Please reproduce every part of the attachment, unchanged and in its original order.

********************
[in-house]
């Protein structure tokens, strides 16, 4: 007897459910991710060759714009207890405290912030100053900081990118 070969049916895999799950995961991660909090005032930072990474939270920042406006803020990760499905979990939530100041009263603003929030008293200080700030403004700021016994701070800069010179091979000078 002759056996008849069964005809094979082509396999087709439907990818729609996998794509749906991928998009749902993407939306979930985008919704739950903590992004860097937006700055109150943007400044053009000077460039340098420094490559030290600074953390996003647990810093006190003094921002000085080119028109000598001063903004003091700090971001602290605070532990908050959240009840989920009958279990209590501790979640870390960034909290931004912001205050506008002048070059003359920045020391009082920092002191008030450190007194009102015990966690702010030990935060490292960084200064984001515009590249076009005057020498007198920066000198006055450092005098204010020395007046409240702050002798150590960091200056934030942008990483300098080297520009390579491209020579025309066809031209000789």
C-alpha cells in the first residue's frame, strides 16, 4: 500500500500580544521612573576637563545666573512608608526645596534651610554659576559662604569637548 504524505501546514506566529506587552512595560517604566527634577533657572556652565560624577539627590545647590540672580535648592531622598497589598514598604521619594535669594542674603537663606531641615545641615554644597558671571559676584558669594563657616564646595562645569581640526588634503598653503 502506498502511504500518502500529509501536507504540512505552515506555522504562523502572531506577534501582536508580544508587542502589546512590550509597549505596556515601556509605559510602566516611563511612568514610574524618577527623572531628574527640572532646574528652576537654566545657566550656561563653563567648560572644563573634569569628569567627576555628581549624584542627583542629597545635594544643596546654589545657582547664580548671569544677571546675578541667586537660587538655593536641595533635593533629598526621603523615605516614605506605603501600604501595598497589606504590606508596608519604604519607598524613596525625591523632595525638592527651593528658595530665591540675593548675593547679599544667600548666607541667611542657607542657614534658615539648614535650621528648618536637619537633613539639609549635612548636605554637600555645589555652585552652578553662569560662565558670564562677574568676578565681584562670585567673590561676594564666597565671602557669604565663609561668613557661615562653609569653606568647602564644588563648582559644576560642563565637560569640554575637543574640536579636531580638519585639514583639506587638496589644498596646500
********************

[in-house]
């Protein structure tokens, strides 16, 4: 007897459910991710060759714009207890405290912030100053900081990118 070969049916895999799950995961991660909090005032930072990474939270920042406006803020990760499905979990939530100041009263603003929030008293200080700030403004700021016994701070800069010179091979000078 002759056996008849069964005809094979082509396999087709439907990818729609996998794509749906991928998009749902993407939306979930985008919704739950903590992004860097937006700055109150943007400044053009000077460039340098420094490559030290600074953390996003647990810093006190003094921002000085080119028109000598001063903004003091700090971001602290605070532990908050959240009840989920009958279990209590501790979640870390960034909290931004912001205050506008002048070059003359920045020391009082920092002191008030450190007194009102015990966690702010030990935060490292960084200064984001515009590249076009005057020498007198920066000198006055450092005098204010020395007046409240702050002798150590960091200056934030942008990483300098080297520009390579491209020579025309066809031209000789």
C-alpha cells in the first residue's frame, strides 16, 4: 500500500500580544521612573576637563545666573512608608526645596534651610554659576559662604569637548 504524505501546514506566529506587552512595560517604566527634577533657572556652565560624577539627590545647590540672580535648592531622598497589598514598604521619594535669594542674603537663606531641615545641615554644597558671571559676584558669594563657616564646595562645569581640526588634503598653503 502506498502511504500518502500529509501536507504540512505552515506555522504562523502572531506577534501582536508580544508587542502589546512590550509597549505596556515601556509605559510602566516611563511612568514610574524618577527623572531628574527640572532646574528652576537654566545657566550656561563653563567648560572644563573634569569628569567627576555628581549624584542627583542629597545635594544643596546654589545657582547664580548671569544677571546675578541667586537660587538655593536641595533635593533629598526621603523615605516614605506605603501600604501595598497589606504590606508596608519604604519607598524613596525625591523632595525638592527651593528658595530665591540675593548675593547679599544667600548666607541667611542657607542657614534658615539648614535650621528648618536637619537633613539639609549635612548636605554637600555645589555652585552652578553662569560662565558670564562677574568676578565681584562670585567673590561676594564666597565671602557669604565663609561668613557661615562653609569653606568647602564644588563648582559644576560642563565637560569640554575637543574640536579636531580638519585639514583639506587638496589644498596646500